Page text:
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An Interview with Pat Farenga

The following interview is shared with you by both Pat Farenga and Isaac Graves. To learn about this interview series and reproduction, citation, and copyright information, please click hereTo find out more about Pat Farenga and his work, click here.

Pat Farenga

Pat FarengaIsaac Graves:  What does community mean to you?

Pat Farenga: Community is a group of people who share my interests, and I share theirs. I feel they have my back, and I have theirs. I think it’s all circles within circles. The more circles that you are a part of, the better off you are.  

IG: How does community play out in your life?

PF: It's been an incredibly important part for me because, first of all, most of the ideas that I share are in the minority. It’s very important that I stay in touch with people who share that. At the same time, it’s very important not to get trapped in the echo chamber of those people. It feels very important to also be reaching out and be part of a larger world.  I realized if I didn’t have my community of homeschool and other supports, I get a lot of support from non-homeschoolers, too. That’s the great thing about having been part of John Holt’s work—I've always had a strong connection with the alternative school community as a result of that.  It’s not this monomaniacal view of community that we get in school, which is that everything has to be pointing toward improving a child’s test scores.  It is the relationship that matters between a teacher and a child or a parent and a child. Our schools’ idea of community is really turning teachers into professional technicians. Students have to stay away from them a certain distance because they give off the professional teacher vibe. So I’m really glad that the communities that I’ve built up and been part of—homeschooling and alternative schooling—have been solidly built on this idea of friendships and relationships. I think that that is completely under siege with the technocracy that we have where everything has got to be reduced to a number and a monetary value and that anything that doesn’t serve that purpose is considered not useful.

IG: What do you find most meaningful about community?

PF: To me, having that knowledge that I am talking to a real person who will respond to me and respond to my request. Even my unspoken request—I say, "I’m fine," but they look at me and say, "No, you are not." That, to me, is not only a friend but also a community.

When I think about community and democracy, I really feel that we always err on one side or the other. There seems to be a real issue, that we don’t know how to be an individual and be part of a group. All too often, schools demand that we give up our individuality to become part of a larger group. Then, on the other hand, at the other extreme, you have some homeschoolers and alternative schools saying the individual and what they want is the most paramount thing.

I really feel it is the need for face-to-face contact that prevents you from turning somebody into just an object or something that is not part of your community.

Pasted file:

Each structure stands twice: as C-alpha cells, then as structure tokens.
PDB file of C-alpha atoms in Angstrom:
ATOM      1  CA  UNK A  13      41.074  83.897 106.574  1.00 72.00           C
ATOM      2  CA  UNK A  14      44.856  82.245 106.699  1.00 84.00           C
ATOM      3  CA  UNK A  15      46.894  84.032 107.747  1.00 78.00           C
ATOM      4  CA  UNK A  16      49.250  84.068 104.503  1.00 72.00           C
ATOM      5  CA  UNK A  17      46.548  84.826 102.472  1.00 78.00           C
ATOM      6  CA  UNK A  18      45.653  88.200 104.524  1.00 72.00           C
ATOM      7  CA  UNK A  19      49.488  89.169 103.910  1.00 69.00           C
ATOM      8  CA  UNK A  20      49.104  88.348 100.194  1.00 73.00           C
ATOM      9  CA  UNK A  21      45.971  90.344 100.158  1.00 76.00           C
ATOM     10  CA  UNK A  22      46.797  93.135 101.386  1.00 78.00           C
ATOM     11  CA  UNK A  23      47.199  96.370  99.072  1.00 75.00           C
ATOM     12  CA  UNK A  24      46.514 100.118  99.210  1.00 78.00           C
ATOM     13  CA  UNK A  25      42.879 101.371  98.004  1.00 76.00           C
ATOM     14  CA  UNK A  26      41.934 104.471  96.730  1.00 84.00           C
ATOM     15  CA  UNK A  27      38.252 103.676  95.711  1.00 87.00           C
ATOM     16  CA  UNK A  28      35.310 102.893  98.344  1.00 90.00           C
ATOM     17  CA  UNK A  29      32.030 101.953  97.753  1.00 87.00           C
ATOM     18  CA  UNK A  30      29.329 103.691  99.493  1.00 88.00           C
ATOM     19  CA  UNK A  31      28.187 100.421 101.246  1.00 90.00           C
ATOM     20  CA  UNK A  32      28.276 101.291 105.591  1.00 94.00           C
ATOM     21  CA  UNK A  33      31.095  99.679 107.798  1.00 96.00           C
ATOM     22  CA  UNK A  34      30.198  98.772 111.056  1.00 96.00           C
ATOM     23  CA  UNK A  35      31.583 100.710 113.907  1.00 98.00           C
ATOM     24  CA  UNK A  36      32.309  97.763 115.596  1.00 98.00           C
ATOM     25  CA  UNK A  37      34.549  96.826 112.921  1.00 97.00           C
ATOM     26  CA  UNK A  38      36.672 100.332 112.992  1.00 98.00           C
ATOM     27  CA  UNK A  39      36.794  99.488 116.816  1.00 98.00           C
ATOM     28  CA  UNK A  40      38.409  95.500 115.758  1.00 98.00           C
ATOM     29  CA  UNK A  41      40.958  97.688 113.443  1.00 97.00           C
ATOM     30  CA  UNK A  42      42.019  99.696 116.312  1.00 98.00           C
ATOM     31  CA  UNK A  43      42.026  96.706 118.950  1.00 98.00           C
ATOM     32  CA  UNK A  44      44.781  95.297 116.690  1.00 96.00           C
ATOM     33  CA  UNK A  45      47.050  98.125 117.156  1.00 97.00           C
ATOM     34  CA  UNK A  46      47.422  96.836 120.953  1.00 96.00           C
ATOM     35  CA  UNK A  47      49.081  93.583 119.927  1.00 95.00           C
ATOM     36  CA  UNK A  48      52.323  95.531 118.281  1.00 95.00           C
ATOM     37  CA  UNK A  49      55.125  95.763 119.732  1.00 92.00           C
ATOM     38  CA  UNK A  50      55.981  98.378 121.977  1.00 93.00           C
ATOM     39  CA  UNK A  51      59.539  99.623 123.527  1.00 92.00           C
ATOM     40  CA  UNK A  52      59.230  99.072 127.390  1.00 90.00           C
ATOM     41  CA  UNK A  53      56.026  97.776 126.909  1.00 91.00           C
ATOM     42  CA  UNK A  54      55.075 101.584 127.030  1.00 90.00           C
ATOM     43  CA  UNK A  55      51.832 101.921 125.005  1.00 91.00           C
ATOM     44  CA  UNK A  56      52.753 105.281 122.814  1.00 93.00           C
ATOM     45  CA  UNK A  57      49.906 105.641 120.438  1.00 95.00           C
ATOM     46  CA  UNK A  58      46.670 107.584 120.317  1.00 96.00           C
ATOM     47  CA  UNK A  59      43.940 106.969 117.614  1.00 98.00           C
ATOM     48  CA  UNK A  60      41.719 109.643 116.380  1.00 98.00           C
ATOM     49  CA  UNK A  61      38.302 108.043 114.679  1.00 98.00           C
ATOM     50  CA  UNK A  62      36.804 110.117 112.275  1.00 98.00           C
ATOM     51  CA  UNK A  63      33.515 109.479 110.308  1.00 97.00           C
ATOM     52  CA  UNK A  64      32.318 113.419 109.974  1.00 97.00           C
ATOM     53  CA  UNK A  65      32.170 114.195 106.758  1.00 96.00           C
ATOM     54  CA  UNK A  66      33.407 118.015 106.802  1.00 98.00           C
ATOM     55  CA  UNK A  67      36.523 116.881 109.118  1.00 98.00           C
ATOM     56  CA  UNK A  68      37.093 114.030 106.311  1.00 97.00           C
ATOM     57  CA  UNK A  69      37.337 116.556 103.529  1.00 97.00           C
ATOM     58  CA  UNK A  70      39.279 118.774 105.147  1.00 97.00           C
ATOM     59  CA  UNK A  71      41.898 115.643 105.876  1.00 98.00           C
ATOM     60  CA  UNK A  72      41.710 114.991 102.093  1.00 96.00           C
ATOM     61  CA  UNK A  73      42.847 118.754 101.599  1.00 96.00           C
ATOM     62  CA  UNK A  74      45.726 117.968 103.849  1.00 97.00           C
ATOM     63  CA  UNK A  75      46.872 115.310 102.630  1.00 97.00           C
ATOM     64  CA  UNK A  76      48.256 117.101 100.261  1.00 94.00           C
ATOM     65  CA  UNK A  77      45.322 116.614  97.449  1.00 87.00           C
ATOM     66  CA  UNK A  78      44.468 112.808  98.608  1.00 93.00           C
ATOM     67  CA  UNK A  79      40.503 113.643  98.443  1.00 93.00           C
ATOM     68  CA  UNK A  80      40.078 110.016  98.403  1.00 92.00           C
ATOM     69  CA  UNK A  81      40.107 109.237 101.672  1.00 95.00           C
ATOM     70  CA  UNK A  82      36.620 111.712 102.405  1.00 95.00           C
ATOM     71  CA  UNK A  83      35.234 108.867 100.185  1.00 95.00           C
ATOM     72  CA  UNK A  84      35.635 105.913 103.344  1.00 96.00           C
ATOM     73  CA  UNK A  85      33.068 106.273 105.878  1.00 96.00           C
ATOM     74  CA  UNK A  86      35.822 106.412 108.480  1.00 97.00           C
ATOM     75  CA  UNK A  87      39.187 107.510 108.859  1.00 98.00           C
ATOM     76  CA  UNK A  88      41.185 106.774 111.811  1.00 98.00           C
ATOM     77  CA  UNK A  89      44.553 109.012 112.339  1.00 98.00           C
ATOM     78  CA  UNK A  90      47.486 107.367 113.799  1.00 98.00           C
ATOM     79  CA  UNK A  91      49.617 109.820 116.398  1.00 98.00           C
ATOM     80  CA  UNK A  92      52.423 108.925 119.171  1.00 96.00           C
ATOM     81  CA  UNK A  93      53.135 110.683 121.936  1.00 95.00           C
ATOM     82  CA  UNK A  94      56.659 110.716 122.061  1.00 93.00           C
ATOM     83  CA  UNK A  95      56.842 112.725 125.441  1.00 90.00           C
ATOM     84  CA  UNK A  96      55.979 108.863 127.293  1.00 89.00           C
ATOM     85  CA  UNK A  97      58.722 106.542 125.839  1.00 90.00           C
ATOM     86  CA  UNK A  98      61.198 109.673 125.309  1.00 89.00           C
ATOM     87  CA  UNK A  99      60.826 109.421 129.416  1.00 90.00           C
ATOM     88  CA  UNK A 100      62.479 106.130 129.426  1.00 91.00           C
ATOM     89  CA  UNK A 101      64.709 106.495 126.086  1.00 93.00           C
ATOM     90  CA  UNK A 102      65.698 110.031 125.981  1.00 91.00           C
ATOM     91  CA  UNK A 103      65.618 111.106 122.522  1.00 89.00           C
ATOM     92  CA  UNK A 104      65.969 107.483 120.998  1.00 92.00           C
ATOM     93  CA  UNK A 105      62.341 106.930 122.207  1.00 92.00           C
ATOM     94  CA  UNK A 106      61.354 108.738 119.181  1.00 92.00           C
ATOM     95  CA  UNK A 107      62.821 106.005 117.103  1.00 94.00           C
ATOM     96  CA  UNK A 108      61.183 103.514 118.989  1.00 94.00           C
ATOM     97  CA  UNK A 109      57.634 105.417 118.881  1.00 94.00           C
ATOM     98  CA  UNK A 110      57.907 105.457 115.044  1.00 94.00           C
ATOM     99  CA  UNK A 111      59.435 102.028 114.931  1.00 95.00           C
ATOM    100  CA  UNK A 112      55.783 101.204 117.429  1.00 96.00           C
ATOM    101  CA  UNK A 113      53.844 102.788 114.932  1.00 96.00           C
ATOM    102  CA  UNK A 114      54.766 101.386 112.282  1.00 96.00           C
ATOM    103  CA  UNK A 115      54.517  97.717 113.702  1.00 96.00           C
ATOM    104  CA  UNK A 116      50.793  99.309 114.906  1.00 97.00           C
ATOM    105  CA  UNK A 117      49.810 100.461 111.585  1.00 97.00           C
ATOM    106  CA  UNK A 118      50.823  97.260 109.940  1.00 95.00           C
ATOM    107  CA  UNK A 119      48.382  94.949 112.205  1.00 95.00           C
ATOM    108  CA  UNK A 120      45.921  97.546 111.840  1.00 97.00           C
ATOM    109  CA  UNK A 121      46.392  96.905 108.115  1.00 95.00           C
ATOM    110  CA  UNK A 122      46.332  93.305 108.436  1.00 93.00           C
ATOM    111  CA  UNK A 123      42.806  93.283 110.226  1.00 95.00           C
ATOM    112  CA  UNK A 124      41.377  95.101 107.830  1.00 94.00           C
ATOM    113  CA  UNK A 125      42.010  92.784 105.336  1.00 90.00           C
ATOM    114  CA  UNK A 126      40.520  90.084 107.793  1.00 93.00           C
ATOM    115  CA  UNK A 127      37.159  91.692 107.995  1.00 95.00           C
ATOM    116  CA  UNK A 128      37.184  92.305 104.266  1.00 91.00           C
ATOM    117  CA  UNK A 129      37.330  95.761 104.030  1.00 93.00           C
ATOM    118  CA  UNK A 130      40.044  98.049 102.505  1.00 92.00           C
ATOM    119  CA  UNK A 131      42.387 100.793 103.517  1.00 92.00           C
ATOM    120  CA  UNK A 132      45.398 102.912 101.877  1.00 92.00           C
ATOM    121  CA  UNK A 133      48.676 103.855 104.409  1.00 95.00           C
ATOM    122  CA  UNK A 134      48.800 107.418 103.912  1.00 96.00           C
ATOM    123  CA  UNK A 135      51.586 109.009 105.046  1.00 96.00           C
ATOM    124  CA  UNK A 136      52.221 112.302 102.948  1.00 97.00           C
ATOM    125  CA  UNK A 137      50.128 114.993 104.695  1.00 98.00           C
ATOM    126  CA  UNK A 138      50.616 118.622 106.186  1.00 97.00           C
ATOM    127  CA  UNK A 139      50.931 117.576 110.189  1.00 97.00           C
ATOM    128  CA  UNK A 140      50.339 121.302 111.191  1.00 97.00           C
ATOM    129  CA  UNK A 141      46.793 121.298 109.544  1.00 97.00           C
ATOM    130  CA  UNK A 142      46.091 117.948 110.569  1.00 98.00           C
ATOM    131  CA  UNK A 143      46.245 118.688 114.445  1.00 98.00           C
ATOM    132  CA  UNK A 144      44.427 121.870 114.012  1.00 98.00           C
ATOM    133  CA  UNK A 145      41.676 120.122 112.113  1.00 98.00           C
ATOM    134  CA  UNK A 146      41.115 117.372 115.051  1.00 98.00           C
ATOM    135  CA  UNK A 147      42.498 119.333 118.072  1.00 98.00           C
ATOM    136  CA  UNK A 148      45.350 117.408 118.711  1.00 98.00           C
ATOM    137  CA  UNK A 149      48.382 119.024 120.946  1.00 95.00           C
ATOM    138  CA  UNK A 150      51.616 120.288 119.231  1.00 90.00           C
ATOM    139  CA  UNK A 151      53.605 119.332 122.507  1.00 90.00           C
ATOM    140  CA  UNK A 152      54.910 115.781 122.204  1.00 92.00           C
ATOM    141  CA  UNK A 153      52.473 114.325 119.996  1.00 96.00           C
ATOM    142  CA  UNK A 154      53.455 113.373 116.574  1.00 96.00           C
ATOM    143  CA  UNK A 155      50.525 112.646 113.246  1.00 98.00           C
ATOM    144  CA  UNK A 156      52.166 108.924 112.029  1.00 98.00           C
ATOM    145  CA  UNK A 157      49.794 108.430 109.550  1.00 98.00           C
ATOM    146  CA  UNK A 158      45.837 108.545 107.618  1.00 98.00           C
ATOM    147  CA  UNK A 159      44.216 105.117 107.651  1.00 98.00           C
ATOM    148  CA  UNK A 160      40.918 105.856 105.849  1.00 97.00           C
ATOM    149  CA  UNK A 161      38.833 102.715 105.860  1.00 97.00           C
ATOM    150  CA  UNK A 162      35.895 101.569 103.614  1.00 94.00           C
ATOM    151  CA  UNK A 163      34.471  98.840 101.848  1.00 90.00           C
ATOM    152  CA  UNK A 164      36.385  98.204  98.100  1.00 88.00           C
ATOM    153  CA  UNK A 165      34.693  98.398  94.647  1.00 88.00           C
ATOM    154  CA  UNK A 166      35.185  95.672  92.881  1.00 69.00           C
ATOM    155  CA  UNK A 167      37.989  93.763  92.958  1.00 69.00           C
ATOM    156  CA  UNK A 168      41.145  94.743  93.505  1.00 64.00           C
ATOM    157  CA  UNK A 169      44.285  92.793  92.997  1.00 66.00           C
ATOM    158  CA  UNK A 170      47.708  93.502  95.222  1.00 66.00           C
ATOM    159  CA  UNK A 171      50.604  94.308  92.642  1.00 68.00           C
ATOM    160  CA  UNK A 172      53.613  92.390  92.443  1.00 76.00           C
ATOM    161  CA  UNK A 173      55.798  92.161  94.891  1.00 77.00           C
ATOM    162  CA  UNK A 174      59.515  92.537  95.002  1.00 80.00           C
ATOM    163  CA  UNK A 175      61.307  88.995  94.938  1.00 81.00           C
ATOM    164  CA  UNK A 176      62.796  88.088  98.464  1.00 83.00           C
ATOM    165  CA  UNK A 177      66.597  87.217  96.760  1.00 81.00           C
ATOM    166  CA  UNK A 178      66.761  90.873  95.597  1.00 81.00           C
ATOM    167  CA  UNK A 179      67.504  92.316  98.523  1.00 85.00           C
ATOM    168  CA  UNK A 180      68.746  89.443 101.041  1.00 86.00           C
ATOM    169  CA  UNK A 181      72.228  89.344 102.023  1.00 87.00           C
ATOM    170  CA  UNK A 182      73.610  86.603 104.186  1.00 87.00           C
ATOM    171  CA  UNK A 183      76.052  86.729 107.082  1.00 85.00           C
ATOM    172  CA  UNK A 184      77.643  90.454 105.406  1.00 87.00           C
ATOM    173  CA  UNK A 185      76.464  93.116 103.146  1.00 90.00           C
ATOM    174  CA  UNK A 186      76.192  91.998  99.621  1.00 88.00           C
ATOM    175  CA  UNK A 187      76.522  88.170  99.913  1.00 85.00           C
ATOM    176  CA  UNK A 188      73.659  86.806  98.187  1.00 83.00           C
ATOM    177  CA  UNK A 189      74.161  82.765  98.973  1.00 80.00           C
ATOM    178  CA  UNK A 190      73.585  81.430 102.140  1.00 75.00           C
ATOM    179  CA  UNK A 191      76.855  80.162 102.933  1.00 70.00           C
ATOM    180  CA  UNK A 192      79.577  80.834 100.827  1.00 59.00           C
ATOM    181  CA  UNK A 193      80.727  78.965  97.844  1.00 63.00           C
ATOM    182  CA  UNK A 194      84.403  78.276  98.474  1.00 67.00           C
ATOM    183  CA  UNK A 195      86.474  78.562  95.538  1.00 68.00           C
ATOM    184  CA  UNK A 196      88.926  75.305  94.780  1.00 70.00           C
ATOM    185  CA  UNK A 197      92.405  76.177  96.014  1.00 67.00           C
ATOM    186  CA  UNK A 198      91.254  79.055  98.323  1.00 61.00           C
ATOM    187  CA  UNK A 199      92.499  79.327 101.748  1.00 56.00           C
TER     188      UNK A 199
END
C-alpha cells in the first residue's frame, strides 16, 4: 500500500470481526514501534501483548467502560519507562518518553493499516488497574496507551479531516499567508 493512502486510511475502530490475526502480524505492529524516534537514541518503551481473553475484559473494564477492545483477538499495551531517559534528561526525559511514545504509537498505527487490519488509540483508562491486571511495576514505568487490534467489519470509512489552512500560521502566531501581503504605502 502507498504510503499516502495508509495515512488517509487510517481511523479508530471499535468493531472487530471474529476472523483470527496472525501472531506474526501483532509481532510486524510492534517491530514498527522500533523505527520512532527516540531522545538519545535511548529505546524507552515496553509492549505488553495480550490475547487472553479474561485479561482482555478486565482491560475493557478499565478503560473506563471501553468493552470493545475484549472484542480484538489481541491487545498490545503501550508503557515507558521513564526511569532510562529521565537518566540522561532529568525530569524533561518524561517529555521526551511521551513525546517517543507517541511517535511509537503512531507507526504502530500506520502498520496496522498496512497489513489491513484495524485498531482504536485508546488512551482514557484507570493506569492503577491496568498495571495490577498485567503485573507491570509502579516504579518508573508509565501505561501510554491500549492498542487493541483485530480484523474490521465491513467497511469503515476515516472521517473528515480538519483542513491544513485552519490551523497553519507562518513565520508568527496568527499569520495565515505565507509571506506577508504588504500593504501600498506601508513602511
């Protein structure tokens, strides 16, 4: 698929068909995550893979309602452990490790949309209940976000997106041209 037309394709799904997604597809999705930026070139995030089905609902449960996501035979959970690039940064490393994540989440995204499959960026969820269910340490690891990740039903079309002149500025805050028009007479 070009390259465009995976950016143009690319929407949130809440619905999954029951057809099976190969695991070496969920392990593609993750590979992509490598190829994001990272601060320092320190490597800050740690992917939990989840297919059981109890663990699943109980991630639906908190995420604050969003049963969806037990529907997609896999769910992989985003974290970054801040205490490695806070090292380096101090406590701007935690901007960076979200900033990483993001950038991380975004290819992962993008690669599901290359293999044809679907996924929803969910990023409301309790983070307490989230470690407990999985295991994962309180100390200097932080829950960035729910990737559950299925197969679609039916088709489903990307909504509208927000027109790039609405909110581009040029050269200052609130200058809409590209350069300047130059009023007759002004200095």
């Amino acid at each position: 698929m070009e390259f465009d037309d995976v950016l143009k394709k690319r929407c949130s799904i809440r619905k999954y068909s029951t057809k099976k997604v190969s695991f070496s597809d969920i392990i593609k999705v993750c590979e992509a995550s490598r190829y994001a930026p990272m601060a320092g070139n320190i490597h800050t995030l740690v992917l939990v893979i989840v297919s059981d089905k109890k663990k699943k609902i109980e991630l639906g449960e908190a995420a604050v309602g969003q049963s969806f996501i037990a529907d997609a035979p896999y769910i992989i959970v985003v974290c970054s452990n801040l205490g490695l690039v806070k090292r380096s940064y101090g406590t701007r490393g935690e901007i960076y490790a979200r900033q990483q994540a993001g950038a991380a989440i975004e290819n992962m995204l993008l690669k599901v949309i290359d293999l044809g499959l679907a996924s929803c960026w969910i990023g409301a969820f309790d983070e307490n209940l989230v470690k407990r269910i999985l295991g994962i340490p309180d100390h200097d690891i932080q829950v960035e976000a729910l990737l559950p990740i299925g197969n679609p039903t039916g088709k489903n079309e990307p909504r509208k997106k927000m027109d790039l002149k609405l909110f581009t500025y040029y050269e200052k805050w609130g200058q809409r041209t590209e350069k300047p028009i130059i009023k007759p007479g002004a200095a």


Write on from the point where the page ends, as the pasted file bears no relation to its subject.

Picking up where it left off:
IG: What's missing in community?

PF: I would say it is trying to find like-minded individuals who want to move forward on issues that are of concern to me.

Also, with the different initiatives, it’s really interesting to me how they usually fail because people just can't seem to sustain the effort for reasons that puzzle me. I know that certainly lack of funding is always a big one for us, but that’s never stopped anyone from trying. We are dividing ourselves and I see this in the alternative school community big time.

Everyone has their ideas about how things should be done, but there’s an attitude, "If you are not like us, then I don’t think we should really be talking." That’s bothered me a lot because I’ll talk with anyone. I’ve got my opinions, but that’s what it’s about. I’ll say my piece, you’ll say yours, and I’ve changed my opinions based on whatever runs through my life. It’s certainly one of the most important lessons I learned from John Holt. Right up until he died, he was changing his ideas about how children learn.

IG: What is an ideal community to you?

PF: Right now I would say an ideal community for me personally would be one that had young and old in it together. I really always enjoy that mix, and I’ve always enjoyed working in places that have a mix of young and old people. I would like it to have music because I’m a musician, so I love opportunities to play my saxophone and piano as much as possible.

I guess my ideal community would always have space for someone new. Too often, community gets into this idea that we all think the same, that we are all doing the same thing. I would like to find to another way to build communities—to have another place where people can gather that is completely unprogrammed.

IG: What does a democratic education mean to you?

PF: We live in a democracy. The United States is a republic, and we use a democratic process to run it. The idea is that you participate in a democracy, and that’s how you learn about it. We have this whole idea about learning about democracy in school that misses the whole point.

I think that democracy is best as a process. You learn democracy by doing it. One of the things that I really enjoy about the homeschooling community is that right now, Massachusetts homeschoolers are going to the State House. They are not going to the State House because they are protesting a bill or anything; they are going there to meet their legislators. To let them, "Know we are here, we are educated, we are enjoying ourselves, there is no child abuse. Our kids are happy and healthy." So let them see that they are regular citizens and that they are curious about what’s on the plate in the State House.

IG: How does education play out in your life?